The South African government managed to bring 247 485 South Africans out of the dark and provide electricity for their homes for the first time in this last year.
Department of Energy made this announcement as it presented its annual report for the 2014/15 financial year to the Parliamentary Portfolio Committee on Energy yesterday.
The milestone was achieved by the department’s Integrated National Electrification Programme (INEP), which runs the grid and solar electrification programs with the aim of connecting residents, particularly in disadvantaged areas, having spent 99.1% of its R4.5 billion budget allocation for the financial year.
This brings the number of South Africans which have been given access to electricity since 1994 up to 6.6 million, according to the department.
Officials also revealed that the department, along with three of the entities that report to it, received its first unqualified (completely transparent) audit since is inception in 2009 from the Auditor General (AG).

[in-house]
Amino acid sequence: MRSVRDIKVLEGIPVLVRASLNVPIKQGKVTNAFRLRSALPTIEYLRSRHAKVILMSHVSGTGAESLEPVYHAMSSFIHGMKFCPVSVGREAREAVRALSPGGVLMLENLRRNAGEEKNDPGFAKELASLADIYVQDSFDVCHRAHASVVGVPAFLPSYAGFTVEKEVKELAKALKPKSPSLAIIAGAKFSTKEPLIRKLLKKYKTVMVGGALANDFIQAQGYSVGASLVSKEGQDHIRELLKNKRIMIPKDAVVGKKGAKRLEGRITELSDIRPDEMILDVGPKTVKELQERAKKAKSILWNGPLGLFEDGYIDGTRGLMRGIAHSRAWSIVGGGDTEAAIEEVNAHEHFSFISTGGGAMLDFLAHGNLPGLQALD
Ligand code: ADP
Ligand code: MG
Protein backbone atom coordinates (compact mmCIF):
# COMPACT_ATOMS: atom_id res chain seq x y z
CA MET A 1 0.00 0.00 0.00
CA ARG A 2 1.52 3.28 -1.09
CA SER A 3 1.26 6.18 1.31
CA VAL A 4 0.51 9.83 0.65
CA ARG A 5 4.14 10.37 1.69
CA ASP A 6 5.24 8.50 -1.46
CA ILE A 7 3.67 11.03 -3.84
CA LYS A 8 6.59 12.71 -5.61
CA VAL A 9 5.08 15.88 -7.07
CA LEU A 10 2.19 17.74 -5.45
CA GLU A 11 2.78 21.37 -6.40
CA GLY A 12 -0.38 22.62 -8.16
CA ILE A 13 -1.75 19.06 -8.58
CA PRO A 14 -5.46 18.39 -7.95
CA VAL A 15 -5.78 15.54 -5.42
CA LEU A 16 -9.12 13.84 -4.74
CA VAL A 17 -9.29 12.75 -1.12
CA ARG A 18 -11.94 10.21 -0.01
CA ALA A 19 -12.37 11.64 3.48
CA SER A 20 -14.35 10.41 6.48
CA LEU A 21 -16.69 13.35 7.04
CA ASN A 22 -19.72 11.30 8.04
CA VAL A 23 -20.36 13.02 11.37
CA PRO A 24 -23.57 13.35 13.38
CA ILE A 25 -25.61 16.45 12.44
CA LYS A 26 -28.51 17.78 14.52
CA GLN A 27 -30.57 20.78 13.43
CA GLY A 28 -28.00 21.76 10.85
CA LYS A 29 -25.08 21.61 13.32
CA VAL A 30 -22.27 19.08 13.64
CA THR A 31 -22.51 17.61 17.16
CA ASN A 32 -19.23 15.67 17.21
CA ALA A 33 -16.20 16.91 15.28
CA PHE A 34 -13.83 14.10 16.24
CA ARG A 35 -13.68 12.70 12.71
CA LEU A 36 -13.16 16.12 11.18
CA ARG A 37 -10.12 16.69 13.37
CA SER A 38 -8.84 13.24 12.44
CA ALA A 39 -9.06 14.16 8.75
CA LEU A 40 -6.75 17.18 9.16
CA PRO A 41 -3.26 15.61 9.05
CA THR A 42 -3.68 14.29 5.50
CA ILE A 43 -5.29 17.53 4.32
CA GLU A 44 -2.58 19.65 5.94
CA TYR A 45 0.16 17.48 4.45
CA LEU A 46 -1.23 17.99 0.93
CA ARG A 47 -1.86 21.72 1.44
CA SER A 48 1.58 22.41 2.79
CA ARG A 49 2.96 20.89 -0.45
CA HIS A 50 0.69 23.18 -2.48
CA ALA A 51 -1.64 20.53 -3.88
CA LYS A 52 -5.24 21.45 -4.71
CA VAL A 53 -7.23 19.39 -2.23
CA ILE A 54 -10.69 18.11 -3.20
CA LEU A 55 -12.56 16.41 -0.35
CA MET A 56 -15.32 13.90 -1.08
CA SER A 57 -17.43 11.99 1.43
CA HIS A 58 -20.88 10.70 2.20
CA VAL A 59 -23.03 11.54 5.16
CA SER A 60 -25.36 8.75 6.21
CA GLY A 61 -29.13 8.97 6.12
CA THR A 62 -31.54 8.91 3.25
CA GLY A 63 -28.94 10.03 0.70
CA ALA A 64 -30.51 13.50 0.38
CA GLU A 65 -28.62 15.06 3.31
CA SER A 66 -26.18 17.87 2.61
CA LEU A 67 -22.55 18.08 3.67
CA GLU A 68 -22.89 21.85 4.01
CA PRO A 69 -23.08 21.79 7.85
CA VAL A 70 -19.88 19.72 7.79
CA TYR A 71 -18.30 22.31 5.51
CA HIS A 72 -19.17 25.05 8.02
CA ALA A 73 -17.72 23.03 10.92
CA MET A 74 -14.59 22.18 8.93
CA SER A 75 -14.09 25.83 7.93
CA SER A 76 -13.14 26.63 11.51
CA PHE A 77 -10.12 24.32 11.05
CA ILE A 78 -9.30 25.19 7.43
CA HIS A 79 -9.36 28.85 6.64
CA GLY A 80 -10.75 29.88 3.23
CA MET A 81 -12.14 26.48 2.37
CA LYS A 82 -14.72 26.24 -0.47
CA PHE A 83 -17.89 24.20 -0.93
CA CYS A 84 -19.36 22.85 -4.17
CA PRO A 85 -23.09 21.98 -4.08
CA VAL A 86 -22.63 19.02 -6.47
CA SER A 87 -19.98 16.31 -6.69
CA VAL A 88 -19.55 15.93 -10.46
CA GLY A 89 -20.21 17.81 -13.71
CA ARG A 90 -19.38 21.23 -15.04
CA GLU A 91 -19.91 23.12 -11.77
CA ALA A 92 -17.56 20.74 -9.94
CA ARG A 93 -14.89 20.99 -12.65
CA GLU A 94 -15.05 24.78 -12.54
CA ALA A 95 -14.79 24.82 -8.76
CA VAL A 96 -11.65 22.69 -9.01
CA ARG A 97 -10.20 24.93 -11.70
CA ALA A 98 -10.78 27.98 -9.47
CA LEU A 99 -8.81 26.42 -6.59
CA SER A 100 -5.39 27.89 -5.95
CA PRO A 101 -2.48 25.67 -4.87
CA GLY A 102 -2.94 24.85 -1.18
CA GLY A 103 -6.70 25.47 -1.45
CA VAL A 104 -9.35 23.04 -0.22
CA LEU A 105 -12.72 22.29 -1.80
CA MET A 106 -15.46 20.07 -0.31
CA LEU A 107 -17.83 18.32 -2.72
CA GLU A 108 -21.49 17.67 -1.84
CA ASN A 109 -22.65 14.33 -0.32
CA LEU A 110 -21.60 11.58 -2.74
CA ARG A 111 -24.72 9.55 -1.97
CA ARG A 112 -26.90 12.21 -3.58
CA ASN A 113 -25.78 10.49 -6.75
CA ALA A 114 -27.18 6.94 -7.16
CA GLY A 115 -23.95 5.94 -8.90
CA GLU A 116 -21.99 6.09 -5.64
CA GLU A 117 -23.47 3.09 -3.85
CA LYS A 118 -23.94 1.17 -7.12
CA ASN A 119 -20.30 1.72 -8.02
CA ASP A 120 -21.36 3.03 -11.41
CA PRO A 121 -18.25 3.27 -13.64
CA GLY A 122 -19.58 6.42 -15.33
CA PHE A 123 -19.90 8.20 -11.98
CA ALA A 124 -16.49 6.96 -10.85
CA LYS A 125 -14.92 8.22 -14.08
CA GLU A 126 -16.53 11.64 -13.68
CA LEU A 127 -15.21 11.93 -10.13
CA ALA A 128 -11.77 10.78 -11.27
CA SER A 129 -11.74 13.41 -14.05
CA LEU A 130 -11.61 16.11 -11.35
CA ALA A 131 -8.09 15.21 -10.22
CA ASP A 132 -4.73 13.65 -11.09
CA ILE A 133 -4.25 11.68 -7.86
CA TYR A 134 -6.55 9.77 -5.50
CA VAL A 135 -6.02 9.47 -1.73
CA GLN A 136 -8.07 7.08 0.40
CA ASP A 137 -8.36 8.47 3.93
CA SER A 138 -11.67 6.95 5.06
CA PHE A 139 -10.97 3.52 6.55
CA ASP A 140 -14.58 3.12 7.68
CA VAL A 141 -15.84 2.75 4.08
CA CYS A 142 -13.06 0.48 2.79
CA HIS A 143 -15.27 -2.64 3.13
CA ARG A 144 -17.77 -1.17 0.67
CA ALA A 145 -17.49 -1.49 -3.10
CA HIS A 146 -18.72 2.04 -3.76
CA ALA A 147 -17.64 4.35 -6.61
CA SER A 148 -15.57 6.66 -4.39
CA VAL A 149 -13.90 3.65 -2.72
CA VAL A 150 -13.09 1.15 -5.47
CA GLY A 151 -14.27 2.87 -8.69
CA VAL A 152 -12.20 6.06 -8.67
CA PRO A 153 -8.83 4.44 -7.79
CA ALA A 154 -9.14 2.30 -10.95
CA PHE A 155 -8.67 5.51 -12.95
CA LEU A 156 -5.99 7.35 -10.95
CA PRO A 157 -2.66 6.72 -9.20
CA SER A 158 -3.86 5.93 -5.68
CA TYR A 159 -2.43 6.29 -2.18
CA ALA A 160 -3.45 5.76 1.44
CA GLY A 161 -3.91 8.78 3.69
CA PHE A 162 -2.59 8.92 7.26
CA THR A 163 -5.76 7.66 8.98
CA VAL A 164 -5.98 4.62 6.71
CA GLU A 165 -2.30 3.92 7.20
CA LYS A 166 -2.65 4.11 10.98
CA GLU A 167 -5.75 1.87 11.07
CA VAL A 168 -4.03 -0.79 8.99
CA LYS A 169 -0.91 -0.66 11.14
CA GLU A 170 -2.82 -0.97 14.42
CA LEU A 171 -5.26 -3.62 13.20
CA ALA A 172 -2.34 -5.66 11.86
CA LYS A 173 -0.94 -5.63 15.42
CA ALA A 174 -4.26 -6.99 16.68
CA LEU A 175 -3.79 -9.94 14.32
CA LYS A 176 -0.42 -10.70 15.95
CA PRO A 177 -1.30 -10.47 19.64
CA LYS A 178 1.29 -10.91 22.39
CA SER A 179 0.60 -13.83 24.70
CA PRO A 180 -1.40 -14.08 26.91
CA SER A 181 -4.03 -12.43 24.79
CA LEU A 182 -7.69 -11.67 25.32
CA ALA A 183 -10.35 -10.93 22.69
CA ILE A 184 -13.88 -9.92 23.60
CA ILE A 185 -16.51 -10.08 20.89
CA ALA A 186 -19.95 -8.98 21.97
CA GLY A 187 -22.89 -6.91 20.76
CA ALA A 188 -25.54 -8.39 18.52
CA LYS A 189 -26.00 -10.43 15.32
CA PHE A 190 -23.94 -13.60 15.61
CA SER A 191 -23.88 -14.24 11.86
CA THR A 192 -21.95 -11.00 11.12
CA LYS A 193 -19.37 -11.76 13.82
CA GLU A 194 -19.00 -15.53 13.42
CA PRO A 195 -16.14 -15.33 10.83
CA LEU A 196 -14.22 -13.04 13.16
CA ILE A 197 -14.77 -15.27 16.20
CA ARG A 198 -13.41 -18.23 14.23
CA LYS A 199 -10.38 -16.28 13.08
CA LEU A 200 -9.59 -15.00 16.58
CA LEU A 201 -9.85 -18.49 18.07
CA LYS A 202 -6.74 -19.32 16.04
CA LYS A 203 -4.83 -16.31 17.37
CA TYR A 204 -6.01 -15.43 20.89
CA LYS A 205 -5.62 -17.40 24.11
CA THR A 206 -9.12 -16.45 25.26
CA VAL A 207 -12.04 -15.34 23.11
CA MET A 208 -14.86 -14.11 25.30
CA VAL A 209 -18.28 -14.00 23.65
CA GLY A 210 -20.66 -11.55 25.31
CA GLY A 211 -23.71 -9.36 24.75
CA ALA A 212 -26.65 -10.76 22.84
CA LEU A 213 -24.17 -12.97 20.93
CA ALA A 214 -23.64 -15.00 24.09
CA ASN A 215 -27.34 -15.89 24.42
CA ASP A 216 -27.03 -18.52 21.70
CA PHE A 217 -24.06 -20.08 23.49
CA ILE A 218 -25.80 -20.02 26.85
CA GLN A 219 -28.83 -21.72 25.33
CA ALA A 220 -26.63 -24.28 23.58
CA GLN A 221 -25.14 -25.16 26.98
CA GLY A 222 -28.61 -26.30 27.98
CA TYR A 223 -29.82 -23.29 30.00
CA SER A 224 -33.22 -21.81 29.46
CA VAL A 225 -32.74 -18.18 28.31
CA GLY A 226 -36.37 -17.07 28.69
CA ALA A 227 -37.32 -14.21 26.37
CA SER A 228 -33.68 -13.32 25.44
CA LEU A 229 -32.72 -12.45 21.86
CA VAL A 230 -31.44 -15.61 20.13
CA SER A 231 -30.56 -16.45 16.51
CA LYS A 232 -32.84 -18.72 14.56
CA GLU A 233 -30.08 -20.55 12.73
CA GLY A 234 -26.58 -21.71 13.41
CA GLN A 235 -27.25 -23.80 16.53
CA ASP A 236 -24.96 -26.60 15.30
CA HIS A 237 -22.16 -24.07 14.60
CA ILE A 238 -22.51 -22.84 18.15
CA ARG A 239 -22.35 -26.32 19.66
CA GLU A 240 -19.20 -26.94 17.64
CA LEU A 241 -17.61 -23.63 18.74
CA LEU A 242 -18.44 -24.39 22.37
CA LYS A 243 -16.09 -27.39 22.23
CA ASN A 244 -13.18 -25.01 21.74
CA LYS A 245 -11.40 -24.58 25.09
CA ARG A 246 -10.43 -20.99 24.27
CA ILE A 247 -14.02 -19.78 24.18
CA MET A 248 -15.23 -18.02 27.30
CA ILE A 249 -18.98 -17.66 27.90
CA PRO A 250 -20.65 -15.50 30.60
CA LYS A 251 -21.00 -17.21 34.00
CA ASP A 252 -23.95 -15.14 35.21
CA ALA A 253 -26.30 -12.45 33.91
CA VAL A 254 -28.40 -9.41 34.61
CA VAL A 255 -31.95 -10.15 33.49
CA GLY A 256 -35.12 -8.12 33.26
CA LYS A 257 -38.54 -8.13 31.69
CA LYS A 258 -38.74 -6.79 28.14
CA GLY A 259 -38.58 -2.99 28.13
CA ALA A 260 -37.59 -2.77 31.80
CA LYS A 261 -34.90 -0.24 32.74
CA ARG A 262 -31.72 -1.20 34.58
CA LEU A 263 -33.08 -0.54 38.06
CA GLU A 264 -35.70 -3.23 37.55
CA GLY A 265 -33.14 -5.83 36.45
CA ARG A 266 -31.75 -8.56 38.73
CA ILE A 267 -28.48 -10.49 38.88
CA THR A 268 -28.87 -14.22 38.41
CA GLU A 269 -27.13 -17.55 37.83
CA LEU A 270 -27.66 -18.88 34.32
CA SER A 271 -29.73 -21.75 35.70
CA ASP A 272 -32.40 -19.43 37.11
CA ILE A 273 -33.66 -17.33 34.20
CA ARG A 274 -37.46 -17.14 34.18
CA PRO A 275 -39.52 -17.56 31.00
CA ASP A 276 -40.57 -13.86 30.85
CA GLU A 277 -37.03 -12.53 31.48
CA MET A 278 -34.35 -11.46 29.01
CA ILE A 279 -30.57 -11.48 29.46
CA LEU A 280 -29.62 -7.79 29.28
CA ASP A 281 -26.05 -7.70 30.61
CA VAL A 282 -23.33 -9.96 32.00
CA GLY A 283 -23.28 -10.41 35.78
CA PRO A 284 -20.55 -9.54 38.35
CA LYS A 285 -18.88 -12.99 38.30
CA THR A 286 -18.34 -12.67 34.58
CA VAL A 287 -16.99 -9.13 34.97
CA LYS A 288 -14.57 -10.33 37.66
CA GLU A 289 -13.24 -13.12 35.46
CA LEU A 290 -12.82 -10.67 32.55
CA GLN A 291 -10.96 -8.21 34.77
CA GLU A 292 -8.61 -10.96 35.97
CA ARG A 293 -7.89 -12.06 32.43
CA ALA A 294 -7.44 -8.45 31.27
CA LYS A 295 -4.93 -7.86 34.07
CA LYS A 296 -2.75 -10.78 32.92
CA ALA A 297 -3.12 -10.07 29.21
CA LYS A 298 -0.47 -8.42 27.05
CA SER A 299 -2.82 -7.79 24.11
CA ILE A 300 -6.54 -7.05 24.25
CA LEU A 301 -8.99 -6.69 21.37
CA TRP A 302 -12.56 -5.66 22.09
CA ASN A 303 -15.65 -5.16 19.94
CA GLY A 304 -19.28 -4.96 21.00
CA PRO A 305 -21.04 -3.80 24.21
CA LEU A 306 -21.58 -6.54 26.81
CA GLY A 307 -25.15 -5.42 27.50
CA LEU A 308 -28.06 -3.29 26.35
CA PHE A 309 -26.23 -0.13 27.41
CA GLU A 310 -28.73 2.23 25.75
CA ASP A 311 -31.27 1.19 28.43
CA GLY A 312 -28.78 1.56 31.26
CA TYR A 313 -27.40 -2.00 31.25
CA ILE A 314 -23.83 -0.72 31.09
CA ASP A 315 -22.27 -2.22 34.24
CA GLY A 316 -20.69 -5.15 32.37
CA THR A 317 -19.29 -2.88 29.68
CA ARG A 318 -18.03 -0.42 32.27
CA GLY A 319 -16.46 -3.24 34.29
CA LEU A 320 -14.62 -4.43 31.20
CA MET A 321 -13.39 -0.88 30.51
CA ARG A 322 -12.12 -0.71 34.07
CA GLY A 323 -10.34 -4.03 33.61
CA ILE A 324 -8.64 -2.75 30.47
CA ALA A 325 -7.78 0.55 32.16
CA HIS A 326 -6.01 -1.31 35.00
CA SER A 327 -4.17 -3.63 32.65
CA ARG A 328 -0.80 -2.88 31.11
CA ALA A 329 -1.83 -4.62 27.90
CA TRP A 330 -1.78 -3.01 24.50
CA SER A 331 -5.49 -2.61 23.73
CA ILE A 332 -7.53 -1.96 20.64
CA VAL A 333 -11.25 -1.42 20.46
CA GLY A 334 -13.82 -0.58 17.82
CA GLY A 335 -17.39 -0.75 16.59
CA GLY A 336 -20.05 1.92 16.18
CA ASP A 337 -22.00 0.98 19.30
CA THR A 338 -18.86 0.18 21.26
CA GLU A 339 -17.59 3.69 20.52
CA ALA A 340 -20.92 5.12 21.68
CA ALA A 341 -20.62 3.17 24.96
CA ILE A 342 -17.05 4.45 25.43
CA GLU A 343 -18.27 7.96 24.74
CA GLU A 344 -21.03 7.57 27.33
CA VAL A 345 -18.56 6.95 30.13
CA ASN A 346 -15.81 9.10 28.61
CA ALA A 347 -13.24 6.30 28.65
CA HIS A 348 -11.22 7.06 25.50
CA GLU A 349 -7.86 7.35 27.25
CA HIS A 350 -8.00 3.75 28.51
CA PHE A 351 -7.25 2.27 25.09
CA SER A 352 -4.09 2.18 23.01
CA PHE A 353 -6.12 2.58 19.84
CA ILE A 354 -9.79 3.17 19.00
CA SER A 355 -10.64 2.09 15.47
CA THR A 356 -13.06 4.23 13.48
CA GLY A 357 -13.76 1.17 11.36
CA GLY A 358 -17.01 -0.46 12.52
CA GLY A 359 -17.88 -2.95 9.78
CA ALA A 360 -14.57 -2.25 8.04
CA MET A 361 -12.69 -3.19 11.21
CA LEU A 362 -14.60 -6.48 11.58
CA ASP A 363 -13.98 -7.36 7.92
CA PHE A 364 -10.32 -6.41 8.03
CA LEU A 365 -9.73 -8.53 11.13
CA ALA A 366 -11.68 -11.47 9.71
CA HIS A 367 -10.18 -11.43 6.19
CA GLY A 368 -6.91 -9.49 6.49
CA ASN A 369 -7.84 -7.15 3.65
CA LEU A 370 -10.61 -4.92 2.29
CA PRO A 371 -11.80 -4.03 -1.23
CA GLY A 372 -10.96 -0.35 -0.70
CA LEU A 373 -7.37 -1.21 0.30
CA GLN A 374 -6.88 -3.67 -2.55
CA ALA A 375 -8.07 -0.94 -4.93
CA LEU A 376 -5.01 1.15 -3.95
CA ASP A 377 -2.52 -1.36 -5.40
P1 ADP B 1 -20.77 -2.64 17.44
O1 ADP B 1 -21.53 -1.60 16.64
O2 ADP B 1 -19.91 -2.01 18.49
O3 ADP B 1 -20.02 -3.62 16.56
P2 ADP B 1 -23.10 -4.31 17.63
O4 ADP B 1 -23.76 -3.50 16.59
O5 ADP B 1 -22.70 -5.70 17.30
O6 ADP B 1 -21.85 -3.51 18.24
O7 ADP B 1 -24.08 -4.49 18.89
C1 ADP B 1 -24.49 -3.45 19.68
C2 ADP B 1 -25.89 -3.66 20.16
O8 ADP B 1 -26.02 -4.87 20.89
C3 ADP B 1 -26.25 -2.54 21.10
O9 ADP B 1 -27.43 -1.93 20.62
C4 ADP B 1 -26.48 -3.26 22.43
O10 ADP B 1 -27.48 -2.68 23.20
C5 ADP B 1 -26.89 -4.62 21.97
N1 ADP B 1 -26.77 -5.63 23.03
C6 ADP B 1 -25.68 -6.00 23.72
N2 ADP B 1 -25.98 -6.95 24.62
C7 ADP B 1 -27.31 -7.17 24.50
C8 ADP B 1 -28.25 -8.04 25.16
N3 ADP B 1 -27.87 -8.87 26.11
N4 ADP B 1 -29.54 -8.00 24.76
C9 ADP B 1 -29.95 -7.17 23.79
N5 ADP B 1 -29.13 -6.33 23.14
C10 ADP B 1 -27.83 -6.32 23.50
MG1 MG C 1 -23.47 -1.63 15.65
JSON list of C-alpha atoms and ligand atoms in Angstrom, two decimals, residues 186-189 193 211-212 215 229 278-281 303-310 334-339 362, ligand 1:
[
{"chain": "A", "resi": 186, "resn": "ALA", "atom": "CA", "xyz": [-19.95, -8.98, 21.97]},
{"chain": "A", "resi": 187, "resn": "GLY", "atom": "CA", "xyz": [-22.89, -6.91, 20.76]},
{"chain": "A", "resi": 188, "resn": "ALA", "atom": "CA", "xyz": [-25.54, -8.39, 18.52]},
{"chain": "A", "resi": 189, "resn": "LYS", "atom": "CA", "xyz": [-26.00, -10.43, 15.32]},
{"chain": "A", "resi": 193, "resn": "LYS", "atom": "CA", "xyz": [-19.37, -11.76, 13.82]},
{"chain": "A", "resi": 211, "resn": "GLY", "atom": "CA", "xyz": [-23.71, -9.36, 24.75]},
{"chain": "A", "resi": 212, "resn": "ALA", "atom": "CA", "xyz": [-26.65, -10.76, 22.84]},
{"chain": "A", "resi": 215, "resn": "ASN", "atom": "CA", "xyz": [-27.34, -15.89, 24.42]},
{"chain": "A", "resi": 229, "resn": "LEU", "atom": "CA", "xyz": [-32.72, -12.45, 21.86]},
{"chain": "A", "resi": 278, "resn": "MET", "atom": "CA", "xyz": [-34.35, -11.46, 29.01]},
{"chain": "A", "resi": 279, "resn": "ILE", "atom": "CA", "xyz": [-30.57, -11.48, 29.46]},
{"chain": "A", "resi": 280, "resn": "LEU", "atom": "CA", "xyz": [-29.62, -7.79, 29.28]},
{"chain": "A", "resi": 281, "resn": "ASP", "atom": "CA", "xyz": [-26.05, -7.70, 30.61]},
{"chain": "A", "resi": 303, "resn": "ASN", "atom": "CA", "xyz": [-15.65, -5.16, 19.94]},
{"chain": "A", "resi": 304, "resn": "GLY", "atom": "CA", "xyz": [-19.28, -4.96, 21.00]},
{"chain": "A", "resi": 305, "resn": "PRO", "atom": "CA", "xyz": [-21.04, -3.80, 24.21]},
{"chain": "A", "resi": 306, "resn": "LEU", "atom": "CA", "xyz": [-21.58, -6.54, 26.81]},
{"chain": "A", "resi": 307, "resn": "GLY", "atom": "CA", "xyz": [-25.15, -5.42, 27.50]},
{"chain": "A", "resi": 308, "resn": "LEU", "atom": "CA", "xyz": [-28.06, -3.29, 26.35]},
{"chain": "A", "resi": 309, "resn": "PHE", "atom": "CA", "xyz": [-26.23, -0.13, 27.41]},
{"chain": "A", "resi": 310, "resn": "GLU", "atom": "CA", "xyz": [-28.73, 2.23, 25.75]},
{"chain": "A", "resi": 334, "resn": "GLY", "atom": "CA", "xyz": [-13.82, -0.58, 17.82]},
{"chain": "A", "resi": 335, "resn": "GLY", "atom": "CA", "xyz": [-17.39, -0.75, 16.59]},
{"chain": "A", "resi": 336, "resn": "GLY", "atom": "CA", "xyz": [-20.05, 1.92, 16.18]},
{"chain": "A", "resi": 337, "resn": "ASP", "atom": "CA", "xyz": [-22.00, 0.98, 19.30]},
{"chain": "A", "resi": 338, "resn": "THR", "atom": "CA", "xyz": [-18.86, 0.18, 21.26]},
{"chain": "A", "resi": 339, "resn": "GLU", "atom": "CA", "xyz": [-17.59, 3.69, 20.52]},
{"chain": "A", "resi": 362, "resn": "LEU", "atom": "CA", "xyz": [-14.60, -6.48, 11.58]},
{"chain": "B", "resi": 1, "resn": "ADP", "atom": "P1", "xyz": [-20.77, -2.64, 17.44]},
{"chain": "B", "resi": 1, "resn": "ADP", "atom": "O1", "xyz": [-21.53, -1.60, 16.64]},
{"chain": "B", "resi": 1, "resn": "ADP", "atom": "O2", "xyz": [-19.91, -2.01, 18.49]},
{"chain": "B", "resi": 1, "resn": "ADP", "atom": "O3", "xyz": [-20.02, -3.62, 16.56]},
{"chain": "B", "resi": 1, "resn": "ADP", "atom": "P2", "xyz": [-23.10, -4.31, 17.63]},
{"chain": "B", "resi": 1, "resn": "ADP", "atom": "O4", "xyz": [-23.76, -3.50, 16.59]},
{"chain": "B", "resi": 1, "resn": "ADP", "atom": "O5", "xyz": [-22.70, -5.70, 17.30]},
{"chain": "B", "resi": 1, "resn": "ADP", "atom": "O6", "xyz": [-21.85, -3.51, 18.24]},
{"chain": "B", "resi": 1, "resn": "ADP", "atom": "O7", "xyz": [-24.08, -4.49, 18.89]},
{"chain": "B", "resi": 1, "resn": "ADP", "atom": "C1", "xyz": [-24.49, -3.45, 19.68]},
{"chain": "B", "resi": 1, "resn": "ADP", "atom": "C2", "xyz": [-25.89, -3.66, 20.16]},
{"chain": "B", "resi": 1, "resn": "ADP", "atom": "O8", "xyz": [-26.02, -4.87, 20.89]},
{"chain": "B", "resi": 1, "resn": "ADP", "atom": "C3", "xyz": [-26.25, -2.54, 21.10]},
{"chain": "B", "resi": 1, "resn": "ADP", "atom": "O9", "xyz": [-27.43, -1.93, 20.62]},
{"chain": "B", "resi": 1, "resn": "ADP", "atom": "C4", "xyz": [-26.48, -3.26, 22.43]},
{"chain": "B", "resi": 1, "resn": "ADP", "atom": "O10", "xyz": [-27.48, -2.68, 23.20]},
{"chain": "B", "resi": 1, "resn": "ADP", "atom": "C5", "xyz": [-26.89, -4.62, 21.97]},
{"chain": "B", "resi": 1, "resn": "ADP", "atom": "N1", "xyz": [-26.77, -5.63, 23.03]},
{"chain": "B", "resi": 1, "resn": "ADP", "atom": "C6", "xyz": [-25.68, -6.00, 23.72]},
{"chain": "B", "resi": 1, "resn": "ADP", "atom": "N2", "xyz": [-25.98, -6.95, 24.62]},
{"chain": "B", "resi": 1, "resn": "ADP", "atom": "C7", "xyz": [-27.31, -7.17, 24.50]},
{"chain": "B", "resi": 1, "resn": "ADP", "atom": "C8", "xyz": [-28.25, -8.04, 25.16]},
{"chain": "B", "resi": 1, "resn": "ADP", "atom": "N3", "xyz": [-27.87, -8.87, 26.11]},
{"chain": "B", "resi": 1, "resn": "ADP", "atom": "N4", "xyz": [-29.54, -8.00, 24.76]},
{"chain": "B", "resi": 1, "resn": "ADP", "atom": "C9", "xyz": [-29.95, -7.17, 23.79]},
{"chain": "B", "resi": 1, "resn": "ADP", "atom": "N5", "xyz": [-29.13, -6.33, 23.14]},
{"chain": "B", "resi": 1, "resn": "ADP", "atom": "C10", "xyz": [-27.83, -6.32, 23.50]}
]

The three entities that received unqualified audits included the National Nuclear Regulator (NNR), National Electricity Regulator of South Africa (NERSA) and the South African National Energy Development Institute (SANEDI).
“Simply put, a clean audit means that the Auditor General’s office is satisfied with the DoE’s reports in terms of the financials for the year. To complement the clean audit status of the department, three of the state owned entities that report to the Minister of Energy received unqualified audits from the Auditor General,” said deputy energy einister, Thembisile Majola.
On the other hand, the department’s other entities, including minister Tina Joemat-Pietersen, have been mired in controversy throughout this year.
The South African Nuclear Energy Corporation (Necsa), failed to produce an annual report to the AG for the financial year, while PetroSA recorded a massive loss of R14.5 billion in financial losses and minister Pietersen was reportedly uncooperative with the AG, having failed to commit to addressing problems in the energy department.